When you don’t know what to do next

I wake to a quiet house which smells of fried food and old grease. When my husband decided to make his homemade version of Krispy Kreme’s this weekend, everyone cheered. Everyone but me, as I know how long it takes to get the stink of grease out of the curtains. The donuts were a hit, and a surprisingly effective way to encourage little people to get out of bed for school on a Monday morning. Today begins the second week of school–last week merely warmed us up for the mayhem that will ensue in the coming weeks. As my calendar begins to fill up with lessons and clubs and parties, I realize as I scribble them in the planner that December’s pages wink up at me alarmingly soon.

At the Back to School BBQ on Friday, I stood outside in the late afternoon sun eating an overpriced burger and listened as friends shared the news they will be leaving for good at Christmas. I heard the same big news about another friend, and likely will hear similar stories circulating well into the Fall. Major moves, new locations, the next big thing. The friend admits to spending all of her free time looking for  a new home online. She agonizes over school options. She promises to send me anything–anything at all–from CVS when she arrives back in the US. She’s got the next big thing circled on her calendar. I try not to feel jealous, so I eat my burger in silence and stare across the field at the hazy view of the mountains.

The move doesn’t provoke my jealousy, the knowing does. Knowing my friend can flip through the months and point to a date and time in which the next big thing will occur, is enough to send me home with the desire to waste an hour or so on realtor.com. The idea of buying a new home doesn’t provoke my jealousy either, again it’s the knowing–knowing something new and fresh and exciting waits in the not too distant future. I wonder sometimes if I have an incurable personality flaw, one which urges me to always be looking for The Next Big Thing as opposed to focusing on simply doing the next thing.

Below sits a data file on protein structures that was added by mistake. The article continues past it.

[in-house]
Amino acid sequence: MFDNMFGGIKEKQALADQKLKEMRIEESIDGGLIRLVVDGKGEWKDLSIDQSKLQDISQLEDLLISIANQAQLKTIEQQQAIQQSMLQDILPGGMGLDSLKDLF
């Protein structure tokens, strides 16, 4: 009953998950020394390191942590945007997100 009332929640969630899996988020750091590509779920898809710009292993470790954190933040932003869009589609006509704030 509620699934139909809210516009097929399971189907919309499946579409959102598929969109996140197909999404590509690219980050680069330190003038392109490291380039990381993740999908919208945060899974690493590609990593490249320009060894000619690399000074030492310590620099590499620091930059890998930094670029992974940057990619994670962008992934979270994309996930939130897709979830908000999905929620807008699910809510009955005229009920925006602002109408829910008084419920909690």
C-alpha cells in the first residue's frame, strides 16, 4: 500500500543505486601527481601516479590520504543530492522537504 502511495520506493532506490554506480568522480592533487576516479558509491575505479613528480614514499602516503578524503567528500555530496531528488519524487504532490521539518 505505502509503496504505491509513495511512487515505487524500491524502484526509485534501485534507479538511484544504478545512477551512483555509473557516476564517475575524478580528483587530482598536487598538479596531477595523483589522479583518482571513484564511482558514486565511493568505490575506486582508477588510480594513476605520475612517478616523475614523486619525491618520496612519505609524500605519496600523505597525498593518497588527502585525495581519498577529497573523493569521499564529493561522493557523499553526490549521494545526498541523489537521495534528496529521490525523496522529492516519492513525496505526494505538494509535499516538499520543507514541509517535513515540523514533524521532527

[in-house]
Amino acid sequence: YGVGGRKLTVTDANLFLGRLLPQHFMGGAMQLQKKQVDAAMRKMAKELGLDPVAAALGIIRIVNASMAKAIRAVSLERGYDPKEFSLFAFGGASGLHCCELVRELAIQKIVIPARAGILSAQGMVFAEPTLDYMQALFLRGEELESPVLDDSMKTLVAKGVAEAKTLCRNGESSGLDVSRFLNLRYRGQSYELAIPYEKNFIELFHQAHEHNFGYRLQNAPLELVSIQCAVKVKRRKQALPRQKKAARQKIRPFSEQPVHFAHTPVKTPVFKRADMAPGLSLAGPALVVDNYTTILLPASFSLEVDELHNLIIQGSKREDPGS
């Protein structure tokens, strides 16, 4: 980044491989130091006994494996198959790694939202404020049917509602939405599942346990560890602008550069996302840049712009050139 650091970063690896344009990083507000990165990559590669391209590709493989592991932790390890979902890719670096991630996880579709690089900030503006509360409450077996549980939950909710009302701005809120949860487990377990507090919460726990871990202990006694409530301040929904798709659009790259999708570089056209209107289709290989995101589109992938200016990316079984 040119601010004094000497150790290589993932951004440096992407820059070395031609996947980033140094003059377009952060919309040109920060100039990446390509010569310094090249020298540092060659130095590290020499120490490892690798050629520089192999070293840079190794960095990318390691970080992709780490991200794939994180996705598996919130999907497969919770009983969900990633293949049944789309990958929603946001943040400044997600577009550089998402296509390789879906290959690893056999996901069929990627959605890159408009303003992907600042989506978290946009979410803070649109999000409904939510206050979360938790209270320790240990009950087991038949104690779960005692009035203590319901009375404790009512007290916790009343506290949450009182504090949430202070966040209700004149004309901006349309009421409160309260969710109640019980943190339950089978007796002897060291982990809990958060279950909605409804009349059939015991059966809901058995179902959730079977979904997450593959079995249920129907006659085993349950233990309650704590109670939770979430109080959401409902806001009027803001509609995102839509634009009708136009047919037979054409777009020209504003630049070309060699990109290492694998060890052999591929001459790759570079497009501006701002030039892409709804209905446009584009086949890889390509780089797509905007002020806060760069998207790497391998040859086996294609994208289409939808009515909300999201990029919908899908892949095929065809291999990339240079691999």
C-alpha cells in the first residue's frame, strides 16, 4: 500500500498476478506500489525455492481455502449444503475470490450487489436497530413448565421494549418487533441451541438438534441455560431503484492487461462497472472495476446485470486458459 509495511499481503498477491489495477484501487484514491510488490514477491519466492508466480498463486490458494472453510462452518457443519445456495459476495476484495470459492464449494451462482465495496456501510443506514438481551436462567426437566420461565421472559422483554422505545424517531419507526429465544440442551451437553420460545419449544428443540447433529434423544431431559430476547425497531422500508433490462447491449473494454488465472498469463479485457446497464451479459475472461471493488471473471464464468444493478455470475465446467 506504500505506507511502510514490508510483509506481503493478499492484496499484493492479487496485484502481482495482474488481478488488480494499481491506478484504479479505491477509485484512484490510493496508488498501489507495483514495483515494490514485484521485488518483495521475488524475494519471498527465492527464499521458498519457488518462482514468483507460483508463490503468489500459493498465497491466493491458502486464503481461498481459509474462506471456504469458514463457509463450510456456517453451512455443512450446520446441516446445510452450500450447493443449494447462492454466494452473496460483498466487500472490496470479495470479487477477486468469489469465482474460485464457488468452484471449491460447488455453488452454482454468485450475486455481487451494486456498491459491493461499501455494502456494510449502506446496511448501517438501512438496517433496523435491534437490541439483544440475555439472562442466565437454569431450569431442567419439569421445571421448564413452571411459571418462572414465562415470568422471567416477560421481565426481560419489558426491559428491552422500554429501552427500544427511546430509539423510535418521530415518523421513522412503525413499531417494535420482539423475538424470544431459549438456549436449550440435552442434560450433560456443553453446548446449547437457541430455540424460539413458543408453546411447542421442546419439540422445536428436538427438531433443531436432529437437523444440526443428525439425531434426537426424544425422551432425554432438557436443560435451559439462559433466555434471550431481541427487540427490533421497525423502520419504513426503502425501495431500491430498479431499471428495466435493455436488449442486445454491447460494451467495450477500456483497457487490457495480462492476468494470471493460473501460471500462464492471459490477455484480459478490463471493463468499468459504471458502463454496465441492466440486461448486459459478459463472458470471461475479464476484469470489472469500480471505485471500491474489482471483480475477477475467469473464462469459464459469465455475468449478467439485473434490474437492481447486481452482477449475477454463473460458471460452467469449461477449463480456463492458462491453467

Not the next big thing, but the next thing. The one which happens after I say goodbye at the bottom of the hill when the blue bus pulls up. The next paragraph I write. The next load of laundry. The next grocery list. The next pick-up, or muffin baked, or note to say hello. The next kiss, or prayer, or tear, or smile I need to return. The next thing.

Living by the moment or hour or day takes focus and the ability to place the present above the future. Too often I worry and plan for a future that may never end up circled on my calendar, instead of living present to the time I inhabit right now. Planning and dreaming are good things, but not when they come at the expense of my being fully aware and fully alive to what is happening to the hopes and dreams for this day. And so I ask myself, and I ask you too, what is the next thing? What can I do to make today, and the people who live today with me, richer, fuller, lovelier, more art-full, precious, loved? What can you do?

I’ll be honest, the next thing I can do usually looks like a load of whites, a back rub, or a peanut butter and jelly sandwich. On rare occasions, it might look like a new home or a dream job. These treasures make a life, the great and the small, the job and the half-eaten jar of Welch’s grape jelly. What is your next thing?

Subscribe

  • Oh… I am so with you! I’m always in planning mode, as if there is somewhere more important to be than where I am right now. Now here i am being stay at home mom to my baby, which I’ve always dreamed of, and I find myself worrying I’m not making anyn”progress” in life, as if it’s not okay to just BE right here, right now.

  • If only we knew how short our time with our children really was we would all gladly spend every minute soaking up their unique essence and hanging on their every word. Their laundry and shoes and toys strewn about the house would bring smiles instead of irritation. The chauffeuring duties another opportunity to sit quietly and listen to what makes their hearts sing or cry. And the next big thing would not be looked for at all. The most important progress we can ever accomplish or contribute to this planet is the nurturing and care of the souls and spirits of our children. There will be plenty of time for “the next big thing” when these years have vanished like a child’s soap bubble blown on a summer evening.

  • Living in the present moment has been on my mind as well. Loved it. 🙂